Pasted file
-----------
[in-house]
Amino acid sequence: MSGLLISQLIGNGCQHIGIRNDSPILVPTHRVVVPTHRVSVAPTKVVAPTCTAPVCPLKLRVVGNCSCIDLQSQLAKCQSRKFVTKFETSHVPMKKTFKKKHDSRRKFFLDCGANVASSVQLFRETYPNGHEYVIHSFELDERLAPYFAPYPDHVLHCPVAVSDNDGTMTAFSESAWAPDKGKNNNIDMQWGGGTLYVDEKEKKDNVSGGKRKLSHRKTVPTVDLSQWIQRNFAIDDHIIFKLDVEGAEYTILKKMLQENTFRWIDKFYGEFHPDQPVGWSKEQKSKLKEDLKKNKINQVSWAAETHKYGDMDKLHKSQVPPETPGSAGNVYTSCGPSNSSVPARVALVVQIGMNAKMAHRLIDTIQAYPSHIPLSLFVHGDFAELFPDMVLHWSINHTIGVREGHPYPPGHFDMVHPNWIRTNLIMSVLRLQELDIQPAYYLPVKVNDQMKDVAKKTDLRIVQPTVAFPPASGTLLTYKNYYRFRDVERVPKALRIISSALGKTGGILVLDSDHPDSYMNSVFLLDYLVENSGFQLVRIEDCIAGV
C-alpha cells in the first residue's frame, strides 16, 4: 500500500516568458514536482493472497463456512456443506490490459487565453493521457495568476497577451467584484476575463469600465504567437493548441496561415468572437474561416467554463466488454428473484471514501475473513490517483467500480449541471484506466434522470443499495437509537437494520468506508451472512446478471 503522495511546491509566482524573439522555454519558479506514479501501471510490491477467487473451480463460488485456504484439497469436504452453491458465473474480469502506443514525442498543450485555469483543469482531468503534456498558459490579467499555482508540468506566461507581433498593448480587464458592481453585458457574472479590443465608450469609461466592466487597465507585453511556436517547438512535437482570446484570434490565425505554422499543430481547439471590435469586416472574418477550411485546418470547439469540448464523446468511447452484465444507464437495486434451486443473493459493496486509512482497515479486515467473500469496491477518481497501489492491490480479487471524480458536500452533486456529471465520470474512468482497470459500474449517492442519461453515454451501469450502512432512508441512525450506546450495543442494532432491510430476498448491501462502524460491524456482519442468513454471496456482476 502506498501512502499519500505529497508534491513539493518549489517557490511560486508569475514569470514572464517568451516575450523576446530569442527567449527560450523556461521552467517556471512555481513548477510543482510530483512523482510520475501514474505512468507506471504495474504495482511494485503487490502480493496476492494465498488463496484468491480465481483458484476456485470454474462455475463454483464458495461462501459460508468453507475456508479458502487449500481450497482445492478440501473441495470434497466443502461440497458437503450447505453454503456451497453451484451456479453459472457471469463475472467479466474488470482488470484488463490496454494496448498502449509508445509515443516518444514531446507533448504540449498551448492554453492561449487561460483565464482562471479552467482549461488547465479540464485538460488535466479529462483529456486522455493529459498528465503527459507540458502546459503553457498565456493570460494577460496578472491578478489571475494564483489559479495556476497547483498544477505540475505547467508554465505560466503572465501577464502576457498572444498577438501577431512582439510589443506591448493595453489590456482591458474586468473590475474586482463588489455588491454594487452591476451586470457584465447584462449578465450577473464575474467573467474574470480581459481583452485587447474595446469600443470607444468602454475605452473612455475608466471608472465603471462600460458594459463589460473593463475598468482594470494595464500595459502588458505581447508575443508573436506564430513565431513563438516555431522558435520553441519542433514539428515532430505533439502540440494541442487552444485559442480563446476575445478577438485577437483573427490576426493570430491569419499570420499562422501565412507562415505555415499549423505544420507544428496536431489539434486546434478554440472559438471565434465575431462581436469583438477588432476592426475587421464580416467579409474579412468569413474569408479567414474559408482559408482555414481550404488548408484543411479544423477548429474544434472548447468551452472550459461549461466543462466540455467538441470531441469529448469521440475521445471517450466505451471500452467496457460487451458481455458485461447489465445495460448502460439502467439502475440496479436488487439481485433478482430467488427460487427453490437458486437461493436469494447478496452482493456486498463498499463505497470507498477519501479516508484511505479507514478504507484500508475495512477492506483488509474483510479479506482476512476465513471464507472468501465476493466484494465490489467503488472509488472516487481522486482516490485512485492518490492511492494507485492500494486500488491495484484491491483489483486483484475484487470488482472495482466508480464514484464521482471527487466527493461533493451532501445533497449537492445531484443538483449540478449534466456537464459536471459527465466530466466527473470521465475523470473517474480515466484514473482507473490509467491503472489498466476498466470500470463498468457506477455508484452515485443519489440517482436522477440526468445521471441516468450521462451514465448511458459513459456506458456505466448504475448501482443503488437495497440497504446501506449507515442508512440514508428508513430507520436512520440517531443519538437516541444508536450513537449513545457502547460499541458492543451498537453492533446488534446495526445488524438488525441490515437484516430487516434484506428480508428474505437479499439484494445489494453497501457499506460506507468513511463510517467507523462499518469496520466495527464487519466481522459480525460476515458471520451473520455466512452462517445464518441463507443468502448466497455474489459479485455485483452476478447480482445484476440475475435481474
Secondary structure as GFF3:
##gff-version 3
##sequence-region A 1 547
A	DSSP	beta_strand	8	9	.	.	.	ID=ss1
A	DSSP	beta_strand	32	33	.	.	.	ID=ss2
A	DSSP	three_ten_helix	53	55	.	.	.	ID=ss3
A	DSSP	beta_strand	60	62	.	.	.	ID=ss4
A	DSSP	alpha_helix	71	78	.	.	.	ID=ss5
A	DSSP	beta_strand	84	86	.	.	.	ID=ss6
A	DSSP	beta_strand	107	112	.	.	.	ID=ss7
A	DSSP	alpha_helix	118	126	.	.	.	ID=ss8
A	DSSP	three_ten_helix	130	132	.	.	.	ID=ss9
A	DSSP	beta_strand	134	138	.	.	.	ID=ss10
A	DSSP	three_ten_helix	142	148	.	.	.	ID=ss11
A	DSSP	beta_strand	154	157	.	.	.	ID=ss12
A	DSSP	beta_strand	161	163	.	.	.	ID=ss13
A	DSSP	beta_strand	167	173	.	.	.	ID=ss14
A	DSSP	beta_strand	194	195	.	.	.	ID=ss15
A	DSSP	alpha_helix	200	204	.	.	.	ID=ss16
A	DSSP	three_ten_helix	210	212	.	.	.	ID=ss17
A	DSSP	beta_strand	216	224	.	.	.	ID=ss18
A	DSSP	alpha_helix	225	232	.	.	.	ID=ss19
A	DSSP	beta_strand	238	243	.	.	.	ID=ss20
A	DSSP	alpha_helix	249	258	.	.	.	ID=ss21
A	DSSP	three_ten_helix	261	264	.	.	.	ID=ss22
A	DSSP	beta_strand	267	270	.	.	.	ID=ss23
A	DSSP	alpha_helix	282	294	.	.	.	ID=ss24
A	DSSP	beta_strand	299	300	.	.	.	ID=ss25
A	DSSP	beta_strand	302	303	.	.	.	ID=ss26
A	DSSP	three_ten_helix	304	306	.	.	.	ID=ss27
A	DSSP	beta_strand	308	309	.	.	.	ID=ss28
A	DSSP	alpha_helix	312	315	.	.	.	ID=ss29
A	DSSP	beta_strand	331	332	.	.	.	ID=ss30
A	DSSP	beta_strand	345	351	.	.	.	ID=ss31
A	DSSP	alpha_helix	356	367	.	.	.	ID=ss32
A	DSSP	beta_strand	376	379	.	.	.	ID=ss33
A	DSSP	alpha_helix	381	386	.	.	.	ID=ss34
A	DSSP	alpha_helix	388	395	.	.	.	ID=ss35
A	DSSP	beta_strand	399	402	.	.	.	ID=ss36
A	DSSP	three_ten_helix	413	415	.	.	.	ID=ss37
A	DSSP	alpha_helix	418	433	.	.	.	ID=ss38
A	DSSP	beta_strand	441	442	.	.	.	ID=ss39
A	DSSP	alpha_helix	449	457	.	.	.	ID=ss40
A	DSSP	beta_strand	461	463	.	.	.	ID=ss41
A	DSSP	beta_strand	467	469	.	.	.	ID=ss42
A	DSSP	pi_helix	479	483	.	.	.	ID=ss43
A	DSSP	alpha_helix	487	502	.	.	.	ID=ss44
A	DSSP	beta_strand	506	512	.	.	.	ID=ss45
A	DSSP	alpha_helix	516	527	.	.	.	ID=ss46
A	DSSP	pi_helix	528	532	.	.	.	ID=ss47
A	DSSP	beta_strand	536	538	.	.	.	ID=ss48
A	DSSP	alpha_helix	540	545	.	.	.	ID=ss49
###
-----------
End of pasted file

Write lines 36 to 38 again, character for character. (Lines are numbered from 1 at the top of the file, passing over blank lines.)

A	DSSP	beta_strand	331	332	.	.	.	ID=ss30
A	DSSP	beta_strand	345	351	.	.	.	ID=ss31
A	DSSP	alpha_helix	356	367	.	.	.	ID=ss32